Blizzard Quattro RX $1,320 (with bindings) BEST FOR: Total frontside domination. THE TEST: The brandnew Quattro RX is a highend rally car, earning Gear of the Year in our winter Buyer’s Guide for its ability to demolish groomers and play off-piste. Blizzard managed this versatility by adding a hint of rocker and widening the waist to enable float in six inches of powder. Burying the binding in the core channels your energy into the ski for a precise ride. “You can achieve extreme angles, but it’s still very forgiving,” said a tester. THE VERDICT: Your daily driver when it’s not dumping. 129/84/113
adventure tools, tested & reviewed
Elan Ripstick 96 $700 BEST FOR: Splitting your time between skiing on- and off-piste. THE TEST: At first blush, Elan’s all-mountain Ripstick 96 is pretty weird. Rocker on the outside edges and camber on the inside made us skeptical. But it blew us away once we pointed the tips downhill. That rocker allows for effortless off-trail surfing. Load up the cambered inside edge on hardpack and arc GS turns. “Intermediates can handle it,” said a tester, “but experts will like it, too.” THE VERDICT: Two skis in one. 134/96/113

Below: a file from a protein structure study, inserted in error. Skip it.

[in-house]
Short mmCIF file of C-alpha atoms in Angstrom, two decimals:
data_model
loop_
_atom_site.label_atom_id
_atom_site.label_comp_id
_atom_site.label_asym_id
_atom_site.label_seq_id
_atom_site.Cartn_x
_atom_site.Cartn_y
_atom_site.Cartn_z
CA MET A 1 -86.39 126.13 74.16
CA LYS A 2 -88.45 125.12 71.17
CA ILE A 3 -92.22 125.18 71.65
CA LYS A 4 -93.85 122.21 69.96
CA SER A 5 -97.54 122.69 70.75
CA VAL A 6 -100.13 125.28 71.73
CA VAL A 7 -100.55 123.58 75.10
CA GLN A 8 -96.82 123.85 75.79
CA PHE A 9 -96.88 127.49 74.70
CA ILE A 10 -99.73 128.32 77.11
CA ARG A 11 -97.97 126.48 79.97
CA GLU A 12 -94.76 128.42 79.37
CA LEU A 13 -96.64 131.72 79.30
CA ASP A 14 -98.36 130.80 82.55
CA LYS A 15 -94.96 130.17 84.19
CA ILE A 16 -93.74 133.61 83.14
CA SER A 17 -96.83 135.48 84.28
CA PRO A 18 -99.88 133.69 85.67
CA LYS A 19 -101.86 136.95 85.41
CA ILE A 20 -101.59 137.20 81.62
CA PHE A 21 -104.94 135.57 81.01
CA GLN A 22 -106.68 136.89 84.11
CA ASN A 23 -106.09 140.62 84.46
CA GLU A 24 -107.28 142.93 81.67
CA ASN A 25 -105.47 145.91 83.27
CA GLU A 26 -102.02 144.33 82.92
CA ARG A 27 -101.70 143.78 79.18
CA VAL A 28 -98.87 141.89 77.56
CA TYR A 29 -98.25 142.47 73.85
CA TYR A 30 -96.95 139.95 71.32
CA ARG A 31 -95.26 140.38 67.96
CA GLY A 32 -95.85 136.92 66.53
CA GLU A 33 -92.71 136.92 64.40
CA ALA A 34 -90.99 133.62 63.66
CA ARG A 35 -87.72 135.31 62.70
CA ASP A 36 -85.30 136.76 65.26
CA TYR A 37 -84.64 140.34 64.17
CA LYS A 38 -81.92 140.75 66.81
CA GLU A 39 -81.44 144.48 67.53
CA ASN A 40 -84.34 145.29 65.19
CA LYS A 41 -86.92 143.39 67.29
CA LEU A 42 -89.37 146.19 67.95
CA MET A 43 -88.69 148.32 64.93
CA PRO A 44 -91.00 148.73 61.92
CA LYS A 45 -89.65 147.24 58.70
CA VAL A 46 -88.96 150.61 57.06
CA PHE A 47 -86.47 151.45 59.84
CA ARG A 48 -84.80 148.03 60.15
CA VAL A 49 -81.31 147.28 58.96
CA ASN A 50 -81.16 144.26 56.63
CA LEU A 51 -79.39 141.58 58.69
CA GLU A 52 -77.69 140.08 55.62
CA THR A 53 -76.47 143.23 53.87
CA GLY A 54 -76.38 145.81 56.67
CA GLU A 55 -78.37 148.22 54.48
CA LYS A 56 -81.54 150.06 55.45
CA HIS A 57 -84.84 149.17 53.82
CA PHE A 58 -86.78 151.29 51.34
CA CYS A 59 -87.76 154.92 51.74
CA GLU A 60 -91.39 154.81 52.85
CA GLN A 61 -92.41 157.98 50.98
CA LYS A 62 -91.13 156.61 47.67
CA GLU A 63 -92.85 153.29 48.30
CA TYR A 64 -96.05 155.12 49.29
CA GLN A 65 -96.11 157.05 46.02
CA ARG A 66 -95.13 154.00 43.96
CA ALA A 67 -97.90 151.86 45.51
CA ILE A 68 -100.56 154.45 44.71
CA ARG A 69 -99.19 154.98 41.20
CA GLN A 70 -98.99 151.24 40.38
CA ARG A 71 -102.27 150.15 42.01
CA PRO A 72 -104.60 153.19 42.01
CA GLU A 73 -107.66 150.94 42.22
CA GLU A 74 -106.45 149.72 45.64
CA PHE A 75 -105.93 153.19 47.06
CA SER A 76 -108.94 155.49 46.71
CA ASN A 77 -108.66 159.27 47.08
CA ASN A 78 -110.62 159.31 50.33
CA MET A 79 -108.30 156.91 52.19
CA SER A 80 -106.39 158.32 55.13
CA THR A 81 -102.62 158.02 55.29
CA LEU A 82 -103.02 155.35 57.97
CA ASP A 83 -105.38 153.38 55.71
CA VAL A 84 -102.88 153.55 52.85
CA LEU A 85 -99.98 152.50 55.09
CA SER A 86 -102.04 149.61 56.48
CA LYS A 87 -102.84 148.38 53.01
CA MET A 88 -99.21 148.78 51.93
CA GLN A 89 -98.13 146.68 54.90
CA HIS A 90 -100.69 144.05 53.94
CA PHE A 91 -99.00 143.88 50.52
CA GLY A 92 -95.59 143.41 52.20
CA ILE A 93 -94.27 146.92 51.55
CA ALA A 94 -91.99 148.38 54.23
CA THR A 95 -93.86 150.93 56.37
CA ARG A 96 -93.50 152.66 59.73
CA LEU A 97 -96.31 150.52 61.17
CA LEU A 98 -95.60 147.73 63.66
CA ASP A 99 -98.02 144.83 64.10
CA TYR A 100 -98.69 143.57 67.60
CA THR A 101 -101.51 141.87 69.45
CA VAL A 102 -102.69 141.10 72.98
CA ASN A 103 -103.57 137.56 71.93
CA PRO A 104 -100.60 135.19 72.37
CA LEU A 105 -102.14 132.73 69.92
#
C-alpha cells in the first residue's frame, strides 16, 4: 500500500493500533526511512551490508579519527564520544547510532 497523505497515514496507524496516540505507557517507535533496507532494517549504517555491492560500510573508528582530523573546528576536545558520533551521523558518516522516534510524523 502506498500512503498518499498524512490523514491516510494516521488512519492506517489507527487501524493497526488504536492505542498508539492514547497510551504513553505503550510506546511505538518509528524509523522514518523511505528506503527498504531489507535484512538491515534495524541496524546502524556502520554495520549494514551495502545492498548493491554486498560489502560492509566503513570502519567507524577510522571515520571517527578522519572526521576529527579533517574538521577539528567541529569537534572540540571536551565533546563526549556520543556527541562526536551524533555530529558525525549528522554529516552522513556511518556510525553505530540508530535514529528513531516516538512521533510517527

Salomon QST 118 $900 BEST FOR: Storm days. THE TEST: The QST 118 is a study in the evolution of ski engineering. There’s traditional stuff like sidewalls and a wood core, but also modern touches such as a honeycomb polymer to reduce swing weight and a carbon-flax weave to dampen vibration. The result is a new-school ripper with the heart of a retro charger. Go from full throttle on open faces to squirrelling through trees. “It’s supple and stout,” declared a tester. THE VERDICT: A dedicated yet versatile powder ski. 142/118/129
Fischer Ranger 98 TI $850 BEST FOR: Resort steeps. THE TEST: The Ranger 98 TI is another good example of how removing weight from a ski’s tip makes it easy to turn. Fischer swapped the traditional nose for a carbon shovel that’s nimble and—thanks to its low profile—slices through chunky snow. It’s the best use of carbon we’ve seen yet. “Wow,” said a tester. “It’s light enough to float off pillows but stiff underfoot for hardpack.” THE VERDICT: A softsnow player that can hang in the crud. 132/98/122